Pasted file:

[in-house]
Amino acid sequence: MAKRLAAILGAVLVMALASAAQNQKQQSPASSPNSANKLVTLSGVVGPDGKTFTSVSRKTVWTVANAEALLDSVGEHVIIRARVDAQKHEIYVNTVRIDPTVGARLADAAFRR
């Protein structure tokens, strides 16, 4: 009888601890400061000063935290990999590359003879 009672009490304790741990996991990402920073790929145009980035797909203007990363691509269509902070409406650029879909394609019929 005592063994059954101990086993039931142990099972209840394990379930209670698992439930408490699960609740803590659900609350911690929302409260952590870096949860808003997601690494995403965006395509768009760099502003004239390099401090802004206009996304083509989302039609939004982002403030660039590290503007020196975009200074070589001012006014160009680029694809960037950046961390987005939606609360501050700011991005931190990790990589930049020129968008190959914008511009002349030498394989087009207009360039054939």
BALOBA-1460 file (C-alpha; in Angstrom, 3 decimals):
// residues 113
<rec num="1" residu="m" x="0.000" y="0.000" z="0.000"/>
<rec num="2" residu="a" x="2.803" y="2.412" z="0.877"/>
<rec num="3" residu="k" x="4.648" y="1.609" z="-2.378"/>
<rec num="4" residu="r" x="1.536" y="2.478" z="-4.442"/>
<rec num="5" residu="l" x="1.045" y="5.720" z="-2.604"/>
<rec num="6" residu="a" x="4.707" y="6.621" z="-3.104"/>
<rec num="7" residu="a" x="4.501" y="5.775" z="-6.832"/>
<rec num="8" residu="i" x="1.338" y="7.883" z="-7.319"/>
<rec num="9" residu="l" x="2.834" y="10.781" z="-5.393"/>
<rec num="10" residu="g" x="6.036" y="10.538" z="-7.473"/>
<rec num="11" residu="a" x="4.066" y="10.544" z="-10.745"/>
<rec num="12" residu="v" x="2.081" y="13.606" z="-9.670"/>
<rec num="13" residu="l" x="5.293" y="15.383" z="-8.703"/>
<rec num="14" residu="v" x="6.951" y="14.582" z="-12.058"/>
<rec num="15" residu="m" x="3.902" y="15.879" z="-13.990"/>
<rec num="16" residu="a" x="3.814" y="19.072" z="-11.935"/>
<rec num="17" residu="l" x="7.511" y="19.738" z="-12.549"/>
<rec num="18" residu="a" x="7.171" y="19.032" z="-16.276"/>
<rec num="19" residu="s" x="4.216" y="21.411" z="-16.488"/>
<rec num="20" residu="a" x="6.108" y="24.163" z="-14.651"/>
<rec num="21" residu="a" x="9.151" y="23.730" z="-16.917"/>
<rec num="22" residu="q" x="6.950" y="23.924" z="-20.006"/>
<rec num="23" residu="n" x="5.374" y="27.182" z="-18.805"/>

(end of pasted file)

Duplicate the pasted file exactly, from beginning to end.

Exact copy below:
[in-house]
Amino acid sequence: MAKRLAAILGAVLVMALASAAQNQKQQSPASSPNSANKLVTLSGVVGPDGKTFTSVSRKTVWTVANAEALLDSVGEHVIIRARVDAQKHEIYVNTVRIDPTVGARLADAAFRR
């Protein structure tokens, strides 16, 4: 009888601890400061000063935290990999590359003879 009672009490304790741990996991990402920073790929145009980035797909203007990363691509269509902070409406650029879909394609019929 005592063994059954101990086993039931142990099972209840394990379930209670698992439930408490699960609740803590659900609350911690929302409260952590870096949860808003997601690494995403965006395509768009760099502003004239390099401090802004206009996304083509989302039609939004982002403030660039590290503007020196975009200074070589001012006014160009680029694809960037950046961390987005939606609360501050700011991005931190990790990589930049020129968008190959914008511009002349030498394989087009207009360039054939």
BALOBA-1460 file (C-alpha; in Angstrom, 3 decimals):
// residues 113
<rec num="1" residu="m" x="0.000" y="0.000" z="0.000"/>
<rec num="2" residu="a" x="2.803" y="2.412" z="0.877"/>
<rec num="3" residu="k" x="4.648" y="1.609" z="-2.378"/>
<rec num="4" residu="r" x="1.536" y="2.478" z="-4.442"/>
<rec num="5" residu="l" x="1.045" y="5.720" z="-2.604"/>
<rec num="6" residu="a" x="4.707" y="6.621" z="-3.104"/>
<rec num="7" residu="a" x="4.501" y="5.775" z="-6.832"/>
<rec num="8" residu="i" x="1.338" y="7.883" z="-7.319"/>
<rec num="9" residu="l" x="2.834" y="10.781" z="-5.393"/>
<rec num="10" residu="g" x="6.036" y="10.538" z="-7.473"/>
<rec num="11" residu="a" x="4.066" y="10.544" z="-10.745"/>
<rec num="12" residu="v" x="2.081" y="13.606" z="-9.670"/>
<rec num="13" residu="l" x="5.293" y="15.383" z="-8.703"/>
<rec num="14" residu="v" x="6.951" y="14.582" z="-12.058"/>
<rec num="15" residu="m" x="3.902" y="15.879" z="-13.990"/>
<rec num="16" residu="a" x="3.814" y="19.072" z="-11.935"/>
<rec num="17" residu="l" x="7.511" y="19.738" z="-12.549"/>
<rec num="18" residu="a" x="7.171" y="19.032" z="-16.276"/>
<rec num="19" residu="s" x="4.216" y="21.411" z="-16.488"/>
<rec num="20" residu="a" x="6.108" y="24.163" z="-14.651"/>
<rec num="21" residu="a" x="9.151" y="23.730" z="-16.917"/>
<rec num="22" residu="q" x="6.950" y="23.924" z="-20.006"/>
<rec num="23" residu="n" x="5.374" y="27.182" z="-18.805"/>